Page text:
The boost to the economy provided by the public sector is also at an end.As these two motors splutter to a halt, what will take their place? Increased demand from abroad? Hardly. Plainly, people have as much debt as they can handle, are opting to save more and consume less, and in so doing are undermining the main factor which has provided most of the economic impetus since Labour came to power.Equally, the Government, following the great splurge of the past four years, recognises that it too has to rein back, and plans to halt the rise in public borrowing (chart two) by bringing the growth of public spending more in line with the growth of the economy. This plunge into the red was mainly to finance rapid growth in public spending, particularly on health and education.The two motors of British economic growth since 1997, both fuelled by borrowing, are rapidly losing power. This is true as far as it goes, but ignores all the other debt-related payments which people make, including the premiums on endowment mortgages and capital repayments.Chart one, compiled by Capital Economics, shows that the total of all debt-related payments now represents as big a burden as it did during the crisis years at the start of the last decade.
In the great sweep of history, it is obvious that "prudence and caution" is the last phrase which can reasonably be applied to the progress of the British economy over the past decade or so.The main driver of what has been an exceptional period of economic expansion has been a powerful consumer boom financed by an unprecedented increase in household debt. On entering the Treasury in 1997, Gordon Brown famously remarked that chancellors of the exchequer fall into two categories - those who fail, and those who get out in time. Two parliaments later, those words may return to haunt him for it looks increasingly as though, after an exceptionally good run, the world is finally turning against him. Unless he gets out soon, his carefully cultivated reputation for "prudence and caution" could be left in tatters. The Governor was concerned that a long period of falling import prices could be coming to an end, and that labour costs could be on the rise.Such factors may certainly delay the cut in interest rates which until a few days ago the markets were confidently expecting before the end of the year. But they should not be allowed to mask the underlying reality that a significant slowdown is on the way, one which is likely to carry interest rates well below current levels.In assessing the outlook over the medium term, it is important to escape from the chatter surrounding the issue of daily statistics, and look at the broader picture.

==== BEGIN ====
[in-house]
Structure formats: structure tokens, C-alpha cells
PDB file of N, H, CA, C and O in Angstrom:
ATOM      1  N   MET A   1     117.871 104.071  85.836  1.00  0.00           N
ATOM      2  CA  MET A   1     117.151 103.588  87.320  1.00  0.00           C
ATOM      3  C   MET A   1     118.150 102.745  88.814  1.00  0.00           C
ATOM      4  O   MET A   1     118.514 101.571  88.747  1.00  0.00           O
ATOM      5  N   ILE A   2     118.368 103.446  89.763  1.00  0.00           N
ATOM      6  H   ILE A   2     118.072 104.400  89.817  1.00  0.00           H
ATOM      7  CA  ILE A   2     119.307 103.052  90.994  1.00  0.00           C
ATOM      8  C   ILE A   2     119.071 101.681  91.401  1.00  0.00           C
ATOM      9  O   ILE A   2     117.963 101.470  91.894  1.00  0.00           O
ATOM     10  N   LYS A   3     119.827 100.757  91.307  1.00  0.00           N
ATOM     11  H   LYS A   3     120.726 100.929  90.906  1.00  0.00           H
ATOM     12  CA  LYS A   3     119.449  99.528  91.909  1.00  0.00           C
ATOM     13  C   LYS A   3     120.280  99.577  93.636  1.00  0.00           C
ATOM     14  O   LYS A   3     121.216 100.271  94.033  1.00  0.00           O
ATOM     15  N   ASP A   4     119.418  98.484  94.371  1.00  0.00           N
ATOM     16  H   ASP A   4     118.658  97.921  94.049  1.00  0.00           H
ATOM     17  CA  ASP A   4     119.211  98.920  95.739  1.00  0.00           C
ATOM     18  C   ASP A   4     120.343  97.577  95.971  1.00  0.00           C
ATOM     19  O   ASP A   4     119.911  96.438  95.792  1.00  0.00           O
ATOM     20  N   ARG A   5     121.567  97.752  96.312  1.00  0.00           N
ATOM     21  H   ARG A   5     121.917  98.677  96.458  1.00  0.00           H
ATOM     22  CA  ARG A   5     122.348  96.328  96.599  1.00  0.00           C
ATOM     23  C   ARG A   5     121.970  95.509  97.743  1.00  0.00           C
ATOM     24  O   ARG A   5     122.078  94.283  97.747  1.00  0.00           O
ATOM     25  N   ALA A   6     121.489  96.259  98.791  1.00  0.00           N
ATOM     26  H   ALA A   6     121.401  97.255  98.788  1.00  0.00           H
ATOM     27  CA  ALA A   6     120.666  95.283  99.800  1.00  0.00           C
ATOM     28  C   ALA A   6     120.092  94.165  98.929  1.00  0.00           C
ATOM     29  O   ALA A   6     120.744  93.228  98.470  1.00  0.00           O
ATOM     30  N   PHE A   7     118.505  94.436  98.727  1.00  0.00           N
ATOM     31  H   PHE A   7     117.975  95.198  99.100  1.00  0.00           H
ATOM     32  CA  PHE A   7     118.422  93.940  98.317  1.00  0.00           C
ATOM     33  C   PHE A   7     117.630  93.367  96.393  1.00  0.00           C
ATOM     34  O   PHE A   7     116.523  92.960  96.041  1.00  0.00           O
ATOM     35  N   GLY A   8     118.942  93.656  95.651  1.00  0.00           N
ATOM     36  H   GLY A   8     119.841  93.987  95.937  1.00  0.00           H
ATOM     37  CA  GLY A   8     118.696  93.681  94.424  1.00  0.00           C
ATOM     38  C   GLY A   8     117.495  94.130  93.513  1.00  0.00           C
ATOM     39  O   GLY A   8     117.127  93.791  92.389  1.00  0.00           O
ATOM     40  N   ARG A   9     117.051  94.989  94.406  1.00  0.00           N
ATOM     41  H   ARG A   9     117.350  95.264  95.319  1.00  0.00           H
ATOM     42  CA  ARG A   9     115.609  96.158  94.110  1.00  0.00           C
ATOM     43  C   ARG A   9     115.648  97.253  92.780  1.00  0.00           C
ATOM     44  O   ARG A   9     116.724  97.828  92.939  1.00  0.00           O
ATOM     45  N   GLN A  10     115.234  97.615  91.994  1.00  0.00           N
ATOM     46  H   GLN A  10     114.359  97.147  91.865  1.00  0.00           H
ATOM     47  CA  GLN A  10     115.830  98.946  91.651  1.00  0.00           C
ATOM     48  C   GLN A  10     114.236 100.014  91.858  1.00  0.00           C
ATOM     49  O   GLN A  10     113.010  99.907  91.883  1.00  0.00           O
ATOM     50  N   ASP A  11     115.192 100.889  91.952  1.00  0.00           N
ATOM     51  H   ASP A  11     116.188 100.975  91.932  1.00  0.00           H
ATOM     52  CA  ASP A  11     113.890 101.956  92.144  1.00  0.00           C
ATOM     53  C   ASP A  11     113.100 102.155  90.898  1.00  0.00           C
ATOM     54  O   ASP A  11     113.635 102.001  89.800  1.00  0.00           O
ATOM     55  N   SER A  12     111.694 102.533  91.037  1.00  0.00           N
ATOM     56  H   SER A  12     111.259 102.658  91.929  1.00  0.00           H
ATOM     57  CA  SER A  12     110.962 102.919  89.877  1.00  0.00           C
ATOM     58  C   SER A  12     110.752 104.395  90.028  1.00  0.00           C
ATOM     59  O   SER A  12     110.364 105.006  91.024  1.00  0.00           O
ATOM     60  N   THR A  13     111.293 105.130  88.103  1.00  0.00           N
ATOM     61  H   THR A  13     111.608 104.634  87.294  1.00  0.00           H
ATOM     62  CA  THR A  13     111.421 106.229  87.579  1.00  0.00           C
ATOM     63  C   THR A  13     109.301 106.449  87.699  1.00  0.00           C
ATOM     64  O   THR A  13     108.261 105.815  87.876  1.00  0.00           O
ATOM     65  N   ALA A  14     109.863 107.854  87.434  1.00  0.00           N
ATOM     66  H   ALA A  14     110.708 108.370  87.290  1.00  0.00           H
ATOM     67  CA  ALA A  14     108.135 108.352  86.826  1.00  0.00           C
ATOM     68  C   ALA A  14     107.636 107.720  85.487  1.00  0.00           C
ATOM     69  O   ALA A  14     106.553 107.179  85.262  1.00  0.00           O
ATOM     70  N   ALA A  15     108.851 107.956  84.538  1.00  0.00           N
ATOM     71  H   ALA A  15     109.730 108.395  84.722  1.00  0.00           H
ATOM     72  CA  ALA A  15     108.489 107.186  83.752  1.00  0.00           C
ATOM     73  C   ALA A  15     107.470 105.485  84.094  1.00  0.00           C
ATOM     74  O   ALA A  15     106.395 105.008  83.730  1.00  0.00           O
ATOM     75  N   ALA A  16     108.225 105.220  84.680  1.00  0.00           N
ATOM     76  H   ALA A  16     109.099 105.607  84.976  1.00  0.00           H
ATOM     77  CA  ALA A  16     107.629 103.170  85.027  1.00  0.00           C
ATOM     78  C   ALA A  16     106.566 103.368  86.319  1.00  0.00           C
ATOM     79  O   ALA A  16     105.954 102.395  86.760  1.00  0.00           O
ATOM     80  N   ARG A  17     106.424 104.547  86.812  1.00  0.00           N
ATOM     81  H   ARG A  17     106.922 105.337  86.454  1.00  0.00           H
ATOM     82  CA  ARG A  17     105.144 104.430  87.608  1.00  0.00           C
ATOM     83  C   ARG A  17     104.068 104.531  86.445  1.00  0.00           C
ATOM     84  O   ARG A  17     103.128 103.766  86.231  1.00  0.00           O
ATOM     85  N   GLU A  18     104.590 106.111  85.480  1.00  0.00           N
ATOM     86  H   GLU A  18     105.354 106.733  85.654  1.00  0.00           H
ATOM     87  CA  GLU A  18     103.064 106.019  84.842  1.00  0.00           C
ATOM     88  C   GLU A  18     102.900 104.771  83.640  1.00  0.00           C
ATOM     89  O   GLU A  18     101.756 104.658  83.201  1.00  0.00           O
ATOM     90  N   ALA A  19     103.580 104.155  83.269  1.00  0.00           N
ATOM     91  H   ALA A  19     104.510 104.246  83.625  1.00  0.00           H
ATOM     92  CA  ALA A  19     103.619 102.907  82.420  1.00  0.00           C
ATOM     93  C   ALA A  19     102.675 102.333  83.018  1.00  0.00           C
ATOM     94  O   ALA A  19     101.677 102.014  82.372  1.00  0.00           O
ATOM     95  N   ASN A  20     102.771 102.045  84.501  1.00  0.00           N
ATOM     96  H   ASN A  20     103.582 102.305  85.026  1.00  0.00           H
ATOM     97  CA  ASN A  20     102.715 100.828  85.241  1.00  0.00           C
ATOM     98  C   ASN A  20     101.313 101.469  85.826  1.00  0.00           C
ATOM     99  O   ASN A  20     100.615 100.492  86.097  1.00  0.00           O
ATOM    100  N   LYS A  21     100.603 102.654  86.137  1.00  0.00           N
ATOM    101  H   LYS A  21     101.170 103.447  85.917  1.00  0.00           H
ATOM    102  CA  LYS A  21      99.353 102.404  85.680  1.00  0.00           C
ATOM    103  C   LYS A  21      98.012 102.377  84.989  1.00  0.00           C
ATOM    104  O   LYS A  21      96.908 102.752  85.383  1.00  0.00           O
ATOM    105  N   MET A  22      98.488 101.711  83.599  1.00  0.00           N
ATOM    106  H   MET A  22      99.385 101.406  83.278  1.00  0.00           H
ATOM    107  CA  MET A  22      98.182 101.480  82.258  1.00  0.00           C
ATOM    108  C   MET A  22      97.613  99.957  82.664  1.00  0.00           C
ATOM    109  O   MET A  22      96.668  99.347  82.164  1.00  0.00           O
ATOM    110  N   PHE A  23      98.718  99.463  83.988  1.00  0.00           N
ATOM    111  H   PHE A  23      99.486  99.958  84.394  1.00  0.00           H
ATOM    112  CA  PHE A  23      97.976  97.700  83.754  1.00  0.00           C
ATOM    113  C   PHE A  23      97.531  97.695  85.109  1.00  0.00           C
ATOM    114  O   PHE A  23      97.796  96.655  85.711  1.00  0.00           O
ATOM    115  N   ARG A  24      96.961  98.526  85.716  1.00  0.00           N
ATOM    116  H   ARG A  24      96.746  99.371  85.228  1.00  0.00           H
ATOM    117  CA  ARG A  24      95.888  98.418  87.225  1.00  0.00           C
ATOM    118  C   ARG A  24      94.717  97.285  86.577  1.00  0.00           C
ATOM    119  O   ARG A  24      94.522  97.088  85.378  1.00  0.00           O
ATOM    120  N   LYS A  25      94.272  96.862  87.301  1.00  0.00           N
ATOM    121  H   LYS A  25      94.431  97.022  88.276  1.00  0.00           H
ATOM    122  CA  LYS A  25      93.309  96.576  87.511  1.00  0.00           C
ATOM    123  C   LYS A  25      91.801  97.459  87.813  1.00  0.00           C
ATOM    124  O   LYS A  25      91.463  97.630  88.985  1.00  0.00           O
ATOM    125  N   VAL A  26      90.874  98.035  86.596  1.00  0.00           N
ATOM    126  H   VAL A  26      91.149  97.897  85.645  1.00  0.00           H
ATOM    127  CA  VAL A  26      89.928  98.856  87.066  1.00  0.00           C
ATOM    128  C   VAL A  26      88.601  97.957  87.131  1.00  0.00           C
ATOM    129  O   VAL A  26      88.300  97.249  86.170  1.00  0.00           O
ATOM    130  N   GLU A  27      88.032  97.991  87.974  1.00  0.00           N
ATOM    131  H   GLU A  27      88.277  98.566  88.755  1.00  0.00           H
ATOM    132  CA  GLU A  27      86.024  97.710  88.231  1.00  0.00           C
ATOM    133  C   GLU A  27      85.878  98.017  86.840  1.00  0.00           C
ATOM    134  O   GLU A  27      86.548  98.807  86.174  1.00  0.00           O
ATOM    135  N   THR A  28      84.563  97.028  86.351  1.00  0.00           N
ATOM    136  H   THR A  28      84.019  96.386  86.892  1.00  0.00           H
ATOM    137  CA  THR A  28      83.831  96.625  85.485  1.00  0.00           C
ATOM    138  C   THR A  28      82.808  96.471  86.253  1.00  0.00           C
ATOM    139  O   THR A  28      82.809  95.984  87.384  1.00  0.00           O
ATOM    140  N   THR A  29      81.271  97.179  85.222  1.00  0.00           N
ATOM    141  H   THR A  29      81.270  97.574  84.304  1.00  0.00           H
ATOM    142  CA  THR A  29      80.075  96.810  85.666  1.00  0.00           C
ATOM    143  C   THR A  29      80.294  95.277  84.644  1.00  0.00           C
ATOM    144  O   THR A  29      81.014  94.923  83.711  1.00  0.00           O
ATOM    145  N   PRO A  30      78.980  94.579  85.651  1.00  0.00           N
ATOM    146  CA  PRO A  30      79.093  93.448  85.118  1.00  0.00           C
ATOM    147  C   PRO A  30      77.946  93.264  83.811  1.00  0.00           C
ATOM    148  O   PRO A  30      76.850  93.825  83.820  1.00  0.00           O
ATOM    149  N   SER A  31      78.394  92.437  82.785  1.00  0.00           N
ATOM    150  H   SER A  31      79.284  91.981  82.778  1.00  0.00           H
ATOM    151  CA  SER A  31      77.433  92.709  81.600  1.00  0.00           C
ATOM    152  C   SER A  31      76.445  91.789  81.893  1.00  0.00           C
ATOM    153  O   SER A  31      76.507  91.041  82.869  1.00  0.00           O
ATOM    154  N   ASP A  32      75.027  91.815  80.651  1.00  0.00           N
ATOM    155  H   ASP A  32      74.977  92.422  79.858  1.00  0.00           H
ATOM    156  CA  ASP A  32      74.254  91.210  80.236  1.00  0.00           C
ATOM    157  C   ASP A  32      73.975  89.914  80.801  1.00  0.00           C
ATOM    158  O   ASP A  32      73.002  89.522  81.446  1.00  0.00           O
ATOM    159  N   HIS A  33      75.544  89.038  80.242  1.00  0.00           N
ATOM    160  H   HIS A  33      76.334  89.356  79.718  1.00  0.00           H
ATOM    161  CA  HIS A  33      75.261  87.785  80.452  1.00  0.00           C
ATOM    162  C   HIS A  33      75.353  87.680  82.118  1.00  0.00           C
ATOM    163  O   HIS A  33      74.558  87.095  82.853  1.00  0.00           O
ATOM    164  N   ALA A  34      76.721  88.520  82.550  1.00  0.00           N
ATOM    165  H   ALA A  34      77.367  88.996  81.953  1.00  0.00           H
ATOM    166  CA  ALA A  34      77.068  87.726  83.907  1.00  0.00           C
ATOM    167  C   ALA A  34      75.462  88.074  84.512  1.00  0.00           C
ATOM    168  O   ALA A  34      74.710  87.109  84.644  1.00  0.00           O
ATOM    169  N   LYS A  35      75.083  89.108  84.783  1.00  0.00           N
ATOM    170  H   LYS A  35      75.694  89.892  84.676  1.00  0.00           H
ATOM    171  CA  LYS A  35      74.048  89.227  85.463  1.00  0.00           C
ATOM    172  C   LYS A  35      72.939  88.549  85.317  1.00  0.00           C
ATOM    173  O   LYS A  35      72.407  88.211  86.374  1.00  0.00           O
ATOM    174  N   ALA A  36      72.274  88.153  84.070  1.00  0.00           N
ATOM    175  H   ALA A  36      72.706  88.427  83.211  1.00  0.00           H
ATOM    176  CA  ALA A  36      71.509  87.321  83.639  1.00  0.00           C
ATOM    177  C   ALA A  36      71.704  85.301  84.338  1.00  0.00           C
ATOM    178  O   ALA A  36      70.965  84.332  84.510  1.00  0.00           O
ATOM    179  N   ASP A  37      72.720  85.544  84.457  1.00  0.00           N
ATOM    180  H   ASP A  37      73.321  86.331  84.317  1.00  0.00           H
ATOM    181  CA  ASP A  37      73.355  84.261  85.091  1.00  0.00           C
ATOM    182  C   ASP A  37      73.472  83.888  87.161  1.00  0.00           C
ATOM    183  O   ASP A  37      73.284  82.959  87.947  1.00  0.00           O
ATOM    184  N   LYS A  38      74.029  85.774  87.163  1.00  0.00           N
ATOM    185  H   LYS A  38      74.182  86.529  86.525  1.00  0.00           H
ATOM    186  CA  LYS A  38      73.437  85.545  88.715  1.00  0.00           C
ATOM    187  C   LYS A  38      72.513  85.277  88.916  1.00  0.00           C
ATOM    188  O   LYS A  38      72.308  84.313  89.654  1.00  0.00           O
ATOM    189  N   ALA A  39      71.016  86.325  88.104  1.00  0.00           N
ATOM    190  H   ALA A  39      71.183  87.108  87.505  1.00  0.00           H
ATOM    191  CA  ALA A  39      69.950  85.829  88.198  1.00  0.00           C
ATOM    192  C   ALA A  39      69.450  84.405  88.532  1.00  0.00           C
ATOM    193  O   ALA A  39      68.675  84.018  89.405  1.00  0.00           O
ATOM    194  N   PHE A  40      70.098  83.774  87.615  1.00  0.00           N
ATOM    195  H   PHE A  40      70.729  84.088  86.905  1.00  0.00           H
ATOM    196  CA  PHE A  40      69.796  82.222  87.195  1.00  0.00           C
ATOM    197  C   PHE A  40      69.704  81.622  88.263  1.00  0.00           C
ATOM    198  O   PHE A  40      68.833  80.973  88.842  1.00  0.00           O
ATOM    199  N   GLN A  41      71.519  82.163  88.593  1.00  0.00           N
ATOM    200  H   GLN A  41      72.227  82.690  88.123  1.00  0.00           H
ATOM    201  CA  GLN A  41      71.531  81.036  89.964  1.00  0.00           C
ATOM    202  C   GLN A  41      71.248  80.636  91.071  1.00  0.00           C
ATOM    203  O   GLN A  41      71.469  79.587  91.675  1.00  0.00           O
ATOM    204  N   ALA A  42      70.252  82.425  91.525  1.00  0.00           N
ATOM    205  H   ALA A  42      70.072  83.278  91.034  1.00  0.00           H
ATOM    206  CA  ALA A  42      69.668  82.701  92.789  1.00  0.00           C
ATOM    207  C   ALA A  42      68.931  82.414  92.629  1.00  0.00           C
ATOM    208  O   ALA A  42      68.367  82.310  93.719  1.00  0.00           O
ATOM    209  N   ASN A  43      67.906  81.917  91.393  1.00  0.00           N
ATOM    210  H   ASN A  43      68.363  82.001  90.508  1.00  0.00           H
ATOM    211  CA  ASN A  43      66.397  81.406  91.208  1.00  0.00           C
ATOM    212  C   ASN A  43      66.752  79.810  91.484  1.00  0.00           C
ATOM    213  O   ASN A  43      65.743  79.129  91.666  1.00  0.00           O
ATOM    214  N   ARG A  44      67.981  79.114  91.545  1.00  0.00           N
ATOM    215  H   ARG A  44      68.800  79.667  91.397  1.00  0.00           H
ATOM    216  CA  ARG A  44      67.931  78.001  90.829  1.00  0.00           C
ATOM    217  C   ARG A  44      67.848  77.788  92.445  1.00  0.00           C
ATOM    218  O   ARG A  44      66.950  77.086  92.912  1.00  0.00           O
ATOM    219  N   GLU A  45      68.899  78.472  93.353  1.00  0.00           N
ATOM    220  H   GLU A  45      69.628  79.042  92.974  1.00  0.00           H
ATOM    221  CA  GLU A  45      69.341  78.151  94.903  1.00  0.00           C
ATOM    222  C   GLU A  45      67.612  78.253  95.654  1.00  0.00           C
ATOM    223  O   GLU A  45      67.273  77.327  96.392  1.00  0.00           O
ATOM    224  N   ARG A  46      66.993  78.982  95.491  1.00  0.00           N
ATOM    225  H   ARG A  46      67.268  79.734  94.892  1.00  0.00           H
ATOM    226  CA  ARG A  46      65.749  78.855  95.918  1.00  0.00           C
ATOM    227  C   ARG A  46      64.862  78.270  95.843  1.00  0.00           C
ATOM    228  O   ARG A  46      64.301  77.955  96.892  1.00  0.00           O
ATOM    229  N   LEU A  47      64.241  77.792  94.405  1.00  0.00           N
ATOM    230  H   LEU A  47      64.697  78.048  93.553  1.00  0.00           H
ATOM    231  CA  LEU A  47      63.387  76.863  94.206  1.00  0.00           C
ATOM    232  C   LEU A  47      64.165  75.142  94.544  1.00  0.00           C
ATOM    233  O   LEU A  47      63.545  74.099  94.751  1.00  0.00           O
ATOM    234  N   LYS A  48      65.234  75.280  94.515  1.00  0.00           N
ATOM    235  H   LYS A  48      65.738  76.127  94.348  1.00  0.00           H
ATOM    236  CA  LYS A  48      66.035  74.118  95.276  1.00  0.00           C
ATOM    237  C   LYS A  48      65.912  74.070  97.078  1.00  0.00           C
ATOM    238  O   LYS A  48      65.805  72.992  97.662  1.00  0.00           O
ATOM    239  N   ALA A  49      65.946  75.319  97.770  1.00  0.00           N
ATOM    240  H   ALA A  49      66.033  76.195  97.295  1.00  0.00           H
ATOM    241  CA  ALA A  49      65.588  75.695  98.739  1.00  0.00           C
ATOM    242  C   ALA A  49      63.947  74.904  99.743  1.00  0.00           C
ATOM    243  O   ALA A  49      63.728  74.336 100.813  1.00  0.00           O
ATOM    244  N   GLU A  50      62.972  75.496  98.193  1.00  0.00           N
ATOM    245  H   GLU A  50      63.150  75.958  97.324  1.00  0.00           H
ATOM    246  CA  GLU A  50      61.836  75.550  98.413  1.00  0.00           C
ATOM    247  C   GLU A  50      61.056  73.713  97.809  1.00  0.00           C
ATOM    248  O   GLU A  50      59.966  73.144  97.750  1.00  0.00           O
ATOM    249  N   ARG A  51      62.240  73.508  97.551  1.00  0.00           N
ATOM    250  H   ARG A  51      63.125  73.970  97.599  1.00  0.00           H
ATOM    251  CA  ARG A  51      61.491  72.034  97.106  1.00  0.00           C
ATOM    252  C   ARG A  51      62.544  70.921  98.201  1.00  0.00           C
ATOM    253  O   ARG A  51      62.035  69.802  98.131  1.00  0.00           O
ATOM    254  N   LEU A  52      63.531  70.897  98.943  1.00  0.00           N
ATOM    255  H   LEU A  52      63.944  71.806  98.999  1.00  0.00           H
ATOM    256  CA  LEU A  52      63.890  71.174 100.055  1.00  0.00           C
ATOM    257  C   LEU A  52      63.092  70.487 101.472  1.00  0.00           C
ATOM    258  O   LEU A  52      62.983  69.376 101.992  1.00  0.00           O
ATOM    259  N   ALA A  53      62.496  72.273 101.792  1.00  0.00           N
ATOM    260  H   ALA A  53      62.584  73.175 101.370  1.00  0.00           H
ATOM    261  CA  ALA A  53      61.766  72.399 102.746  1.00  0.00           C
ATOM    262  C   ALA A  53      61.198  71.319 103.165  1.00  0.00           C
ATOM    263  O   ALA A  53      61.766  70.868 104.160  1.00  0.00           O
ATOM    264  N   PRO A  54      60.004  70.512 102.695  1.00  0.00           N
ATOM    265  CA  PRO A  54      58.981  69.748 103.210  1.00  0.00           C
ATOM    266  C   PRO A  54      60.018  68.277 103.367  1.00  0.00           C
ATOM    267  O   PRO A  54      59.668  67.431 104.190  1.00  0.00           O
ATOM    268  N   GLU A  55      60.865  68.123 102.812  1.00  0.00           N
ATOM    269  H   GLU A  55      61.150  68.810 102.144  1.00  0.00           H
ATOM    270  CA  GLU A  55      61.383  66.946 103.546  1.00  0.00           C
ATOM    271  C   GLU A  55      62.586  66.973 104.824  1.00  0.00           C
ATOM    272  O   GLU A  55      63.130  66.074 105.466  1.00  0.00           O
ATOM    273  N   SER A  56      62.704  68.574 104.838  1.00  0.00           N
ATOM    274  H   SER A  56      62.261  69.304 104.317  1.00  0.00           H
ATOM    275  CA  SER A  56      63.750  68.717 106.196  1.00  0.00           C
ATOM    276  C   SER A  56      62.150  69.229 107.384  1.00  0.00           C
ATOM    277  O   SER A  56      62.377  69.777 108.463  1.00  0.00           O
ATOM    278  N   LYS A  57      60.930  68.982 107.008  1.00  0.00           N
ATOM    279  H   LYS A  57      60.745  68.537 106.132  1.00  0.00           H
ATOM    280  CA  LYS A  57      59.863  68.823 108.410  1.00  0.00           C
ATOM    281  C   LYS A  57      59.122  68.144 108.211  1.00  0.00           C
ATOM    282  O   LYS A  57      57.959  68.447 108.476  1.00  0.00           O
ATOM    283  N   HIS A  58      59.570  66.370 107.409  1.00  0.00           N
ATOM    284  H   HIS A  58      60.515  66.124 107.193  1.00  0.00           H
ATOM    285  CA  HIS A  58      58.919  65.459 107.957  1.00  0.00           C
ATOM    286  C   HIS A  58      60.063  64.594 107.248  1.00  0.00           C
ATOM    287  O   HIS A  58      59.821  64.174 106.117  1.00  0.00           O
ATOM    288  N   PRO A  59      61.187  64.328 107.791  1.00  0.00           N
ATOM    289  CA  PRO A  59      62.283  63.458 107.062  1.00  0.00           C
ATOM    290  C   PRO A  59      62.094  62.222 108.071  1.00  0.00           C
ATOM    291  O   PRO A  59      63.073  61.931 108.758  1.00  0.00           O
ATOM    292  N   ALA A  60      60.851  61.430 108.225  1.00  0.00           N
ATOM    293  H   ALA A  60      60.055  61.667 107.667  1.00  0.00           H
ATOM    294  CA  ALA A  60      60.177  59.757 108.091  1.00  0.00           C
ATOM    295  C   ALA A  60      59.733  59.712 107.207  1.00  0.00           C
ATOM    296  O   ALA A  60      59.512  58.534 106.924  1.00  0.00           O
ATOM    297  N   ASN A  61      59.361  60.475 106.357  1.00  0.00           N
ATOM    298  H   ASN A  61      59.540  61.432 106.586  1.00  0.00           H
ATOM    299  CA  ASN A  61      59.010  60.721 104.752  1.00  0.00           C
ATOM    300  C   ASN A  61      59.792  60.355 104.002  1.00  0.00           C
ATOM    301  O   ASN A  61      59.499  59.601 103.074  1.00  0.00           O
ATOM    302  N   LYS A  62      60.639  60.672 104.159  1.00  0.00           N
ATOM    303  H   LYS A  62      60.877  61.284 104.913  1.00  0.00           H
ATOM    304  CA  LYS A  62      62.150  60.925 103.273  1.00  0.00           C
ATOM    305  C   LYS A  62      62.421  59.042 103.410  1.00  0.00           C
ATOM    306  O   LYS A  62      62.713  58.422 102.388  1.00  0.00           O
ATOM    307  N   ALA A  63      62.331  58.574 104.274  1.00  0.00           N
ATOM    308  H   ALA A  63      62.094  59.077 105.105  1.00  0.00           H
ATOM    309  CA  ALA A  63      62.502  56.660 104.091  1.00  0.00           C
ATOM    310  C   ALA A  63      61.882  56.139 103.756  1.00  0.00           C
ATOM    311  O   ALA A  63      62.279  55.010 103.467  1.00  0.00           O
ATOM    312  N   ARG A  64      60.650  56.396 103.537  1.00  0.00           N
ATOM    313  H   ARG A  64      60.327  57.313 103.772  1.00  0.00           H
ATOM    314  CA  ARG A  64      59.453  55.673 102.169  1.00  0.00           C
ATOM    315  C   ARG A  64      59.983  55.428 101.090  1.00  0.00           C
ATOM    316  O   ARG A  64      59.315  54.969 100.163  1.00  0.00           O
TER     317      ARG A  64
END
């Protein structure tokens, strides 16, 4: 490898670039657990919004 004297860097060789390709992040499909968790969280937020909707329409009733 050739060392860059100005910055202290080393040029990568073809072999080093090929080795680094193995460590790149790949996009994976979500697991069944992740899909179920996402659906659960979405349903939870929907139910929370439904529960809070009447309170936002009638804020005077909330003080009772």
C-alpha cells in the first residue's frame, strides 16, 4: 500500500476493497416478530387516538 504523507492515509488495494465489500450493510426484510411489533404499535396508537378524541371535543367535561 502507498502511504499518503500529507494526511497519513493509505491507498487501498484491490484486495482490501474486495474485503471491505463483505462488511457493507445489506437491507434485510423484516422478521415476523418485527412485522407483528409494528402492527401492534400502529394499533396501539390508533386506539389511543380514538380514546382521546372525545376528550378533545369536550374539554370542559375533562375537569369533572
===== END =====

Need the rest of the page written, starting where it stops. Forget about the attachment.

Both sides are prepared to take the case to the House of Lords.Mr King's pay rose to £268,137 this year, from £248,301 in the previous financial year, the annual report showed. The latter figure includes his pay as deputy governor until the end of June. His pay dwarfs that of Alan Greenspan, the head of the US Federal Reserve, who earns $180,100 (£98,800) a year.. Its total spending has risen to £249.7m this year, up from £241.6m last year.Mervyn King, the Bank's Governor, said the costs of fighting the BCCI liquidators' £850m lawsuit were "substantial" but stressed: "We have no doubt that it is right to do so and will take every opportunity in due course to press for the fullest recovery of our costs."Mr King, who made a brief appearance at the High Court on the 200th day of the trial on 18 May, said: "This is a case that should never have been brought, and we remain confident that it will not be successful."BCCI collapsed in 1991 owing more than £10m to depositors and creditors. Its barrister, Nicholas Stadlen, has said only one successful case of misfeasance has been reported in 300 years.The liquidators indicated their willing to settle out of court before the trial started in January last year, but Mr King has vowed to fight to the end to clear the names of the 22 officials accused of dishonesty. The charge of misfeasance is being brought because the Bank cannot be sued for negligence.